Lookout researchers have identified a mobile trojan called xRAT with extensive data collection functionality and the ability to remotely run a suicide function to avoid detection. The malware is associated with the high-profile Xsser / mRAT malware, which made headlines after targeting both iOS and Android devices of pro-democracy Hong Kong activists in late 2014.
Lookout continues to regularly acquire new Android-variant samples of mRAT from multiple sources, and we have seen detections that show it has been live on Android devices in recent months. The frequency with which these samples are being deployed in the wild suggests that this family is still under continual development and actively used in various campaigns.
Lookout identified xRAT due to a combination of suspicious capabilities it uses, such as dynamically loading additional code, executing native libraries, using specific ciphers, and accessing sensitive user information. Samples from both mRAT and xRAT families have an almost identical code structure, make use of the same decryption key, share certain heuristics and naming conventions, and interestingly contain anti-debugging techniques that cause the a frequently-used malware researcher tool, the dex2jar decompiler, to crash. These many similarities strongly suggest that mRAT and xRAT have been developed by the same threat actor.
The command and control servers for xRAT are also linked to Windows malware, indicating that the malicious actors behind this threat are conducting multi-platform attacks against the PCs and mobile devices of targeted groups.
The discovery of xRAT and continued improvements to both xRAT and mRAT clearly demonstrate that threat actors are capable of deploying sophisticated tools to retrieve intelligence from mobile endpoints. Like mRAT, xRAT supports an impressive set of capabilities that include flexible reconnaissance and information gathering, detection evasion, specific checks for antivirus, app and file deletion functionality, and other functionality listed below. It also searches for data belonging to popular communications apps like QQ and WeChat. The threat actors themselves are able to remotely control much of its functionality in real time (e.g., which files to retrieve and what the settings of its automatic file retrieval module should be).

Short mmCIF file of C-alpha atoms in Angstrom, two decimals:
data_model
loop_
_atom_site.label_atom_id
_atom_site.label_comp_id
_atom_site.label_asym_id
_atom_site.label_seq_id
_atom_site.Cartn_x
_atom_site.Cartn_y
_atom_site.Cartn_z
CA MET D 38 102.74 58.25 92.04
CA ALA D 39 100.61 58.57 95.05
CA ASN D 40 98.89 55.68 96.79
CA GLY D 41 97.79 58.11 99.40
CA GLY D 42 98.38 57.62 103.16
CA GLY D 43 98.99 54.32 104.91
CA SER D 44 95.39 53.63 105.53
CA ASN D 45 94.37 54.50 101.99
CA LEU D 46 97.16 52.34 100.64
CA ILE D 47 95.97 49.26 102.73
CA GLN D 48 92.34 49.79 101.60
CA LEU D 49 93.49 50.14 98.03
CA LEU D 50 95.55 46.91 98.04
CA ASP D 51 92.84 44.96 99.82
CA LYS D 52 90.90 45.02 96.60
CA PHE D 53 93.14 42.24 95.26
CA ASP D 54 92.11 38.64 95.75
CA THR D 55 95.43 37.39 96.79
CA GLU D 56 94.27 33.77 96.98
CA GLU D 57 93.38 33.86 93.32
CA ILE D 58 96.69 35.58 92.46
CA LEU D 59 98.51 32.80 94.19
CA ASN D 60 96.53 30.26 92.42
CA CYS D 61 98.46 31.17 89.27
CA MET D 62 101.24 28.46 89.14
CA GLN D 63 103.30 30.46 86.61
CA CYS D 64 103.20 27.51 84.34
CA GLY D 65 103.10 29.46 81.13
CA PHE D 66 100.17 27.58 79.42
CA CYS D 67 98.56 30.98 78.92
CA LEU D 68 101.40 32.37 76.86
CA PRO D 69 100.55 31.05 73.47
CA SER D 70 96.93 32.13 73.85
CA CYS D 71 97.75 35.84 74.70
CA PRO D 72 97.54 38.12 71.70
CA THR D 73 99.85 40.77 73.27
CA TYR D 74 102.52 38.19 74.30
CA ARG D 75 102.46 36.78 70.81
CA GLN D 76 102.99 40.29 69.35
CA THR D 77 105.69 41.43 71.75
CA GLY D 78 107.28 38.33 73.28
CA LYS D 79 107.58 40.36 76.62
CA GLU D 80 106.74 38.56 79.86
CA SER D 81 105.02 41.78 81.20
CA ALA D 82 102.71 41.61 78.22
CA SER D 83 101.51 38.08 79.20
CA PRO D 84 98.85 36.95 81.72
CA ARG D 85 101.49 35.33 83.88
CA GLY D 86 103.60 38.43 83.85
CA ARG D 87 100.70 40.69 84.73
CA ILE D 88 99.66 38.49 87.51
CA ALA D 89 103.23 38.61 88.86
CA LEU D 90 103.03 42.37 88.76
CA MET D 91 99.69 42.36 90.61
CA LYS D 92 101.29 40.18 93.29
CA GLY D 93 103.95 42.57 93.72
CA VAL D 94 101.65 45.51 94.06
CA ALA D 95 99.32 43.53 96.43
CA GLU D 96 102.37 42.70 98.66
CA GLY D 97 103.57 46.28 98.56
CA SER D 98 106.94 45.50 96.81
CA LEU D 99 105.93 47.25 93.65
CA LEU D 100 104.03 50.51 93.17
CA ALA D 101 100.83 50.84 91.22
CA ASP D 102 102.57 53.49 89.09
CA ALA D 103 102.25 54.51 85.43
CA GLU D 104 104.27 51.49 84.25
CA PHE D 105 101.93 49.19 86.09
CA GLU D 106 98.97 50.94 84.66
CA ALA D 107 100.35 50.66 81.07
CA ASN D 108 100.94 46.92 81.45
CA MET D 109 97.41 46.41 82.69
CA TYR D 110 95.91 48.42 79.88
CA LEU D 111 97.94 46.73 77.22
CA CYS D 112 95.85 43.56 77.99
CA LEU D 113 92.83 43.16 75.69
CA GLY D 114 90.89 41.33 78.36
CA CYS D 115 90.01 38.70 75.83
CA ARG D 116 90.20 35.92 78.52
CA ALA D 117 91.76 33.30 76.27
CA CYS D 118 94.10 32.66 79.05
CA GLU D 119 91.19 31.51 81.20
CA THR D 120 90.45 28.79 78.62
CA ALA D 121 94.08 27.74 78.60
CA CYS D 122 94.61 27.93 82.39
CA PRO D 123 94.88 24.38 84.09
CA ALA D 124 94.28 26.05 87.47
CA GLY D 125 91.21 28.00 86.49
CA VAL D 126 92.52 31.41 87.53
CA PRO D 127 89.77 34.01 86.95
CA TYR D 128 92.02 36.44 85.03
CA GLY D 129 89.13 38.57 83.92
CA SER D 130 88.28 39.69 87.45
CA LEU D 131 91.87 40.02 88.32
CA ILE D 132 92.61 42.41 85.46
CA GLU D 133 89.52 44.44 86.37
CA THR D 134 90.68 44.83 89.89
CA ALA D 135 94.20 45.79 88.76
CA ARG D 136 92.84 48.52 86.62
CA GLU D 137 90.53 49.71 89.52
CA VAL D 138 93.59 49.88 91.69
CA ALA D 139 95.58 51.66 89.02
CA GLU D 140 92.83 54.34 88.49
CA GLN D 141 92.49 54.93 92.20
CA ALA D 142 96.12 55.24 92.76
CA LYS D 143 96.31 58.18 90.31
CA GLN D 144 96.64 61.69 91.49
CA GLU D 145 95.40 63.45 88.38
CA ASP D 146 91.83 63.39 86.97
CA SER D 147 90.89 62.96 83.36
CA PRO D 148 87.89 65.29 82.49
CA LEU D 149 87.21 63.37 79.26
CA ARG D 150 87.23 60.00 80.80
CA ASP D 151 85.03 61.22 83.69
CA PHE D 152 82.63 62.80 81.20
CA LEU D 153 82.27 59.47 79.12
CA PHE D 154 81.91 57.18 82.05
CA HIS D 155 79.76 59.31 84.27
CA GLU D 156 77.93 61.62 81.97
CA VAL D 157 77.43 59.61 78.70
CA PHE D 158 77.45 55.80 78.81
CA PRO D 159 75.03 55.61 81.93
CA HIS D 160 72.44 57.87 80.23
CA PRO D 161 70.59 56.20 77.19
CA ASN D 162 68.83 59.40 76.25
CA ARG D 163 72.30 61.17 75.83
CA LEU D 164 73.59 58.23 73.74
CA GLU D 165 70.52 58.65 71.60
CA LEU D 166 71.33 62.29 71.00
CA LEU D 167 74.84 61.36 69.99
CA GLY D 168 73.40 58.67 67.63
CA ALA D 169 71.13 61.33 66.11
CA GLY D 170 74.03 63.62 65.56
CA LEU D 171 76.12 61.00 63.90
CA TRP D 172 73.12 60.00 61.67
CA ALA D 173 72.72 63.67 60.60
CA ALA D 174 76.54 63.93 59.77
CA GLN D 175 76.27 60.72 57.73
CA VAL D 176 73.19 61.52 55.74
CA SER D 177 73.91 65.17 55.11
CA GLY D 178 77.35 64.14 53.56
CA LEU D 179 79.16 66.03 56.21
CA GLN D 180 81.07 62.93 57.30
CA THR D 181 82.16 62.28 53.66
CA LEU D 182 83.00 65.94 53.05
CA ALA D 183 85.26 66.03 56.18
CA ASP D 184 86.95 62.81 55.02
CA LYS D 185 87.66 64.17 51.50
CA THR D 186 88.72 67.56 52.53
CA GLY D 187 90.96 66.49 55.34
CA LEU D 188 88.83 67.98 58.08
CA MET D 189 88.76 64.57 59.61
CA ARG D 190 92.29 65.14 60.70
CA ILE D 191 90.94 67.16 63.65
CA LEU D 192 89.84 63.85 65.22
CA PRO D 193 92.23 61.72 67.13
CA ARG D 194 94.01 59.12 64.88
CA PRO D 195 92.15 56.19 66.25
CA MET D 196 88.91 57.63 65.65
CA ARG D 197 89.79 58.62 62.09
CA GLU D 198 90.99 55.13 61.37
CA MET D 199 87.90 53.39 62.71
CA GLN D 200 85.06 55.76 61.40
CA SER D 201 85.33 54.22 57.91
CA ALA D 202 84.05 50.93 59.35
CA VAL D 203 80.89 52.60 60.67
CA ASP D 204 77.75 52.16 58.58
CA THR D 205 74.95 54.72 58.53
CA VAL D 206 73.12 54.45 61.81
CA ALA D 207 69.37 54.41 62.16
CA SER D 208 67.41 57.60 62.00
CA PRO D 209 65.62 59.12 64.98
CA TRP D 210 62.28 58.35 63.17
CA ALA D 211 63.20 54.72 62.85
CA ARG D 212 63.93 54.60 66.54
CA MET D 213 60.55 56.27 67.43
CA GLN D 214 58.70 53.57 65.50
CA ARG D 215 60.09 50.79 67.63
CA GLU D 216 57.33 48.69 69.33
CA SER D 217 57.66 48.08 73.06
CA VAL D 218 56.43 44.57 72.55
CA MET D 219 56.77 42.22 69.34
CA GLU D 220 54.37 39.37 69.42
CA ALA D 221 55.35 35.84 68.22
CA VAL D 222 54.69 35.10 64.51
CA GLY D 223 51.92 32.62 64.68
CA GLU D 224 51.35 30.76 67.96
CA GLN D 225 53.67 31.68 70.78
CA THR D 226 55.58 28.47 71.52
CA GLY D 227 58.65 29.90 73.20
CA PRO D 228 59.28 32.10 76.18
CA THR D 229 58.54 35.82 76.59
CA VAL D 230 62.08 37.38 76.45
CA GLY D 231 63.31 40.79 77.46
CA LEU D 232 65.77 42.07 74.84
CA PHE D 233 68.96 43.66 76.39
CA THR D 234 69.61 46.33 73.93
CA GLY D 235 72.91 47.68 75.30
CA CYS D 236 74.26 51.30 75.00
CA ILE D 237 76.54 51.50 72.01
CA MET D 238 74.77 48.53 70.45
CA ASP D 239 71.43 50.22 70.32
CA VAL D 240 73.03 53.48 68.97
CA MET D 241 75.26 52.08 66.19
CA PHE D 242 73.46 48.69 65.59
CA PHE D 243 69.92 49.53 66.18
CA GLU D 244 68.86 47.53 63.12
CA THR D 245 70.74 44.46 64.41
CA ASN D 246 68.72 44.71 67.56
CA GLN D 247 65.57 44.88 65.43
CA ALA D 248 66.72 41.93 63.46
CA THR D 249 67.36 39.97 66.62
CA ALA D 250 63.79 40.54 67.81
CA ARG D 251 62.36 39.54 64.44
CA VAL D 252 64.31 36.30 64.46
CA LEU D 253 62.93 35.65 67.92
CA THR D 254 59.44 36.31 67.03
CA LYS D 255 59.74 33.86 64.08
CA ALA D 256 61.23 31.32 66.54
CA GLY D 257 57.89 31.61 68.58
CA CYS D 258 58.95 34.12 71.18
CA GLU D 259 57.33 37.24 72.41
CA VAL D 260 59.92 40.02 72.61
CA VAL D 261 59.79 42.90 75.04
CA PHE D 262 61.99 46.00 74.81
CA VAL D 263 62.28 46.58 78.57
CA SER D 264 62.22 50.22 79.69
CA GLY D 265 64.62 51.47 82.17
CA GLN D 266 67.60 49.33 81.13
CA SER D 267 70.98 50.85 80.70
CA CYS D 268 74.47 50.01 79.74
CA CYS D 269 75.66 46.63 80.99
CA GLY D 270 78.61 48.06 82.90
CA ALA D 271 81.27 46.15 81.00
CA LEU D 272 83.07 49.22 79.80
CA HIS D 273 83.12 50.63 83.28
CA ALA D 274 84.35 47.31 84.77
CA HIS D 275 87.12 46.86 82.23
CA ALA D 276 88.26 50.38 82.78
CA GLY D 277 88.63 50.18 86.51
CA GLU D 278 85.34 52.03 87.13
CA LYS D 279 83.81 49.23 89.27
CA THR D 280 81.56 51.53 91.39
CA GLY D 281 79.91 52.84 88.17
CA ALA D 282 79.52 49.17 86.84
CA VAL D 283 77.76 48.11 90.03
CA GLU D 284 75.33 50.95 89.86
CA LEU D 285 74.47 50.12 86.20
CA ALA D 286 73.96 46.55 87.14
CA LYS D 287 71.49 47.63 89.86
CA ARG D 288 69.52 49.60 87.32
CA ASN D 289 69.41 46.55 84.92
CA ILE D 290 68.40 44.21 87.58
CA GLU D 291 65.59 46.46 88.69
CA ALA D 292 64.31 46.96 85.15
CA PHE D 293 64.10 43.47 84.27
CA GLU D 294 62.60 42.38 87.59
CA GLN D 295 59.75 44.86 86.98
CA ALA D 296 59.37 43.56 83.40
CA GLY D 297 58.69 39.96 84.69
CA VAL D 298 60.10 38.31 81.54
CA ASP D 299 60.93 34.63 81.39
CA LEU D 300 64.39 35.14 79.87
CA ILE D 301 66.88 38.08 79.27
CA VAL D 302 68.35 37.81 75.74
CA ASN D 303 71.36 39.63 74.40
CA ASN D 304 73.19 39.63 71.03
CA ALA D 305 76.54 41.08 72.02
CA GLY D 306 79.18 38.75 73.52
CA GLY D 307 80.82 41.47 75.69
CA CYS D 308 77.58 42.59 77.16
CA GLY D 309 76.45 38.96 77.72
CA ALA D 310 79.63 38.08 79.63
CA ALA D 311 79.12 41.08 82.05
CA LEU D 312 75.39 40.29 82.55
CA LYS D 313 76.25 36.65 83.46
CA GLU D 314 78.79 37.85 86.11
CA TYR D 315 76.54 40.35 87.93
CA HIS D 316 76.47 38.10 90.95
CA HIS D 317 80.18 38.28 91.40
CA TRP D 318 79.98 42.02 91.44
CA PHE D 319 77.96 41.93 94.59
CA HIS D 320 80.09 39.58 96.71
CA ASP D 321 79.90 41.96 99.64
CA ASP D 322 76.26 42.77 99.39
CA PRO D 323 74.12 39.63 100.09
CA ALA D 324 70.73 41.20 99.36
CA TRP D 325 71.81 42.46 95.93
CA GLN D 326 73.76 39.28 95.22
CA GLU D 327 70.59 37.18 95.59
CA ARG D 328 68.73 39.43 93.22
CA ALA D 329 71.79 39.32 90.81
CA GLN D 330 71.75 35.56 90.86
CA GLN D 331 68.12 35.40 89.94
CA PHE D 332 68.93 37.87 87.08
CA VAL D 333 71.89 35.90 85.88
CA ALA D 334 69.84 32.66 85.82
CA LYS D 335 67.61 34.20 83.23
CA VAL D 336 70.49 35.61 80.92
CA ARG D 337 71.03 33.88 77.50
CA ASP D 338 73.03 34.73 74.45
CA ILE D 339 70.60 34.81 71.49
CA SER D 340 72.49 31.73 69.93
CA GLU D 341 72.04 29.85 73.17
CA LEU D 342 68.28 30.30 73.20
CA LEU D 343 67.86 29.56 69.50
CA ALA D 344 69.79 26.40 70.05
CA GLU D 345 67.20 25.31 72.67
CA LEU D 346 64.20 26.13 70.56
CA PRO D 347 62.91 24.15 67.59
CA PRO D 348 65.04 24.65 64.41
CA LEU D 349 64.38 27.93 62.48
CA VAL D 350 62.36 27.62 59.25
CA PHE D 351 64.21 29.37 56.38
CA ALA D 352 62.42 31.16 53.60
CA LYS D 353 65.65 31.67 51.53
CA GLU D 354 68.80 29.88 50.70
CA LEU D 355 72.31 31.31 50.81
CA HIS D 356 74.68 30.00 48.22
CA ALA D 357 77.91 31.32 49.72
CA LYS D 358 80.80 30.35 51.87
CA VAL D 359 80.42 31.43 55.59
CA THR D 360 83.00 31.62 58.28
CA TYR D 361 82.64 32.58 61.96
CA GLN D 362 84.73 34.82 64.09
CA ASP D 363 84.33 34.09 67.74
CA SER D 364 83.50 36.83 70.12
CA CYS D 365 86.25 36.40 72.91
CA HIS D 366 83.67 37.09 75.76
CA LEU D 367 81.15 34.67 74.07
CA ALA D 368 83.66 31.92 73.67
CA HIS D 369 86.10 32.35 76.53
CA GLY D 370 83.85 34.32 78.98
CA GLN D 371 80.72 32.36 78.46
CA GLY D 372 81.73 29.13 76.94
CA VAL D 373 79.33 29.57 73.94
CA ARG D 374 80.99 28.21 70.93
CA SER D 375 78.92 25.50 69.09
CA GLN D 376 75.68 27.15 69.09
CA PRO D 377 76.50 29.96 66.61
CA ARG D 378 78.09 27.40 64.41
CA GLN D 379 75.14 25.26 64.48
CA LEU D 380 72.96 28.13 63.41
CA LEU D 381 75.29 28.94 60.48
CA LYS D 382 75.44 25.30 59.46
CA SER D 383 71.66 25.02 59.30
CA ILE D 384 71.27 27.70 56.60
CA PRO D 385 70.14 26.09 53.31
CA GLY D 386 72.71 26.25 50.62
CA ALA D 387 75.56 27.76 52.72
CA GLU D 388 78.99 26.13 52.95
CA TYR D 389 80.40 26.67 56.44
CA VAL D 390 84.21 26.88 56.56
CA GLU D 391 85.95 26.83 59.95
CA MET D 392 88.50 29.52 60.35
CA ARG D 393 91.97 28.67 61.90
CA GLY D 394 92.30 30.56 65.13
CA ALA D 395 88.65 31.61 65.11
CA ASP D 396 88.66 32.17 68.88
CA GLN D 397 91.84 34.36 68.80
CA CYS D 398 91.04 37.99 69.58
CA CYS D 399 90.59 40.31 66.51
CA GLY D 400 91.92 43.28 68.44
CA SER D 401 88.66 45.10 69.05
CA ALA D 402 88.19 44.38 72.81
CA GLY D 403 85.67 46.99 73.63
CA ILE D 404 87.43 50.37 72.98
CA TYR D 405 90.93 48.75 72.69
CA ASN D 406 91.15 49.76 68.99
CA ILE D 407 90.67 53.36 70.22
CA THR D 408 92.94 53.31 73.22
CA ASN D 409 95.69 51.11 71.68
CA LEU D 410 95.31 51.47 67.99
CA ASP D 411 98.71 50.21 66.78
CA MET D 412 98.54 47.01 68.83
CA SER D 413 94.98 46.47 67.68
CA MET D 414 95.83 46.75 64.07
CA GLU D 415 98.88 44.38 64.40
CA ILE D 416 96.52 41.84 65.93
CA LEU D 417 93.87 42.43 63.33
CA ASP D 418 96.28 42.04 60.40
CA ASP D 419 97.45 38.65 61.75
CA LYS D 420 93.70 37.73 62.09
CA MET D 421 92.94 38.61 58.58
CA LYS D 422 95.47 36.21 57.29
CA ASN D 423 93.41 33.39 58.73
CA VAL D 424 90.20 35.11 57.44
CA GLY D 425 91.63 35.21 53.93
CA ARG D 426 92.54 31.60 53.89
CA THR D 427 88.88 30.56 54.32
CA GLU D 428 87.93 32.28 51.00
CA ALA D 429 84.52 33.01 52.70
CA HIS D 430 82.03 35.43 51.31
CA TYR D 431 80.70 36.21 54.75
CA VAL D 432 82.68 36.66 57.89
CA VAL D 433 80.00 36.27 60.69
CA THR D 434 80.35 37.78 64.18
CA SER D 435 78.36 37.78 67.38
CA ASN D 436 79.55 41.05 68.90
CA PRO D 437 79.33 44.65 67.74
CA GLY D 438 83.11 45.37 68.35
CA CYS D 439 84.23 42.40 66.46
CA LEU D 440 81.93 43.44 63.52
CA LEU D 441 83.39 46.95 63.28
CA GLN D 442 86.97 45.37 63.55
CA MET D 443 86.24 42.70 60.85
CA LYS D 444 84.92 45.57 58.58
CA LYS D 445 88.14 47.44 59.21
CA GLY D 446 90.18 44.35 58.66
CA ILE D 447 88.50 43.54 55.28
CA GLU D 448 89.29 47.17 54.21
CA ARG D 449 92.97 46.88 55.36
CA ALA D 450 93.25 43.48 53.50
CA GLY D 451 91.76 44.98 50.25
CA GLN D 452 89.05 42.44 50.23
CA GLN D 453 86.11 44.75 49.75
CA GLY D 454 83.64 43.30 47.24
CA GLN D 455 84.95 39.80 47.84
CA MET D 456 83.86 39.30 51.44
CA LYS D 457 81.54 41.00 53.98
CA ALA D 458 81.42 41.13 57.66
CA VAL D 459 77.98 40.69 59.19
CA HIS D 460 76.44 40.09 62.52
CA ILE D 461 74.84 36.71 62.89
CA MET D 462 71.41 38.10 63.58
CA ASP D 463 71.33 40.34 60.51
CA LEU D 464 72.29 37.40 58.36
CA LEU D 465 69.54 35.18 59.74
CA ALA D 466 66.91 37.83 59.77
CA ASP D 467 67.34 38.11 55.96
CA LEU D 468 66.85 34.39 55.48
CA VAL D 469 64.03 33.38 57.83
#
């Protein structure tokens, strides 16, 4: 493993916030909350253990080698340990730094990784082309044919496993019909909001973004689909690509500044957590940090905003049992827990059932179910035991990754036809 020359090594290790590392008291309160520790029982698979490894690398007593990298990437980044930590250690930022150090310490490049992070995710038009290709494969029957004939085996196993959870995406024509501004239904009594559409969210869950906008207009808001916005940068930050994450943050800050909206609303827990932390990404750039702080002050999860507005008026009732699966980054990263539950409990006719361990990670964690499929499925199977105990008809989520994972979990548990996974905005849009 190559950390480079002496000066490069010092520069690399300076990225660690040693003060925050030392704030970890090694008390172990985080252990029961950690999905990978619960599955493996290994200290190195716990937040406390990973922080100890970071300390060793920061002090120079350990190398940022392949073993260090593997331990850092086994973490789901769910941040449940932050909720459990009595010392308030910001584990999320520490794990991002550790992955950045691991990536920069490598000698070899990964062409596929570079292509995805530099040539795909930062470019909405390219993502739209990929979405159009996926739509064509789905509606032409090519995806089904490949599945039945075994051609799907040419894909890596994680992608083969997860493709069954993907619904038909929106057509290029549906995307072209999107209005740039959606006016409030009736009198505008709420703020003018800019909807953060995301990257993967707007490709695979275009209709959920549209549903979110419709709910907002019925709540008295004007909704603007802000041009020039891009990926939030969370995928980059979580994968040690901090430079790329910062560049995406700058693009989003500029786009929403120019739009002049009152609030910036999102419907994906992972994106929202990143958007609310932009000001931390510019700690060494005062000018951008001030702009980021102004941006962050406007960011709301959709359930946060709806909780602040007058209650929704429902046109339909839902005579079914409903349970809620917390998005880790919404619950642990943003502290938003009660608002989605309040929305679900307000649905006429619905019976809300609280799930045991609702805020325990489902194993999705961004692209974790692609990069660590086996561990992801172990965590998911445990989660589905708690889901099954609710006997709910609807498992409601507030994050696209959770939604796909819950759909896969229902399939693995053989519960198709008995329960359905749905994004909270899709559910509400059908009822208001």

Listed below are the types of data gathered by xRAT and features that enable it to perform reconnaissance, run remote code, and exfiltrate data from Android devices:
xRAT also contains suicide functionality. When triggered, xRAT will clean out its installation directory before issuing a package manager command to uninstall itself. The developers behind xRAT created an alert system, flagging to the malware operator if any of the following antivirus applications are present on a compromised device.
Our analysis found xRAT contains a robust file deletion module, capable of removing large portions of a device or attacker-specified files. xRAT can be remotely instructed to perform the following deletion operations:
These features further highlight the considerable amount of control xRAT operators have over a compromised phone, allowing it to evade detection by covering its tracks and deleting entire sections of a device.
The majority of command and control servers used by xRAT in the past have been based in China with some appearing in Hong Kong. After analyzing recently acquired samples, we further identified attacker infrastructure on the East Coast of the United States. This may indicate an expansion in deployment from the actor behind this family as they've previously used servers geographically close to regions where their tooling is being deployed.
Interestingly, the adversary infrastructure has Windows malware associated to it. One particular malicious executable is named MyExam, indicating that the actors behind this family may be continuing to target students, similar to how attackers used mRAT during the protests in 2014.
xRAT appears to specifically target political groups, but it's also a good example of how much data can be compromised via a mobile device.
Enterprises must be prepared for these types of threats that compromise contacts, messaging app conversations, email, Wi-Fi passwords, SIM card information, audio, and text messages. Data compromise via mobile presents a significant risk to company-confidential data, and can risk an enterprise's compliance standing, potentially resulting in hefty fines.
This is particularly concerning for businesses who will be subject to GDPR come May 2018, which demands enterprises protect personal information for anyone it interacts with or sends to the European Union. Enterprises should invest in a mobile threat detection solution to complement EMM/MDM technologies, providing invaluable visibility into threats and risks to enterprise data via mobile devices.
Lookout is continuing to investigate the actor behind xRAT, its supporting infrastructure, and the evolving capabilities of the surveillanceware itself.
Interested in learning more about our Threat Intelligence service or how a threat like xRAT could impact your enterprise? Contact us today.
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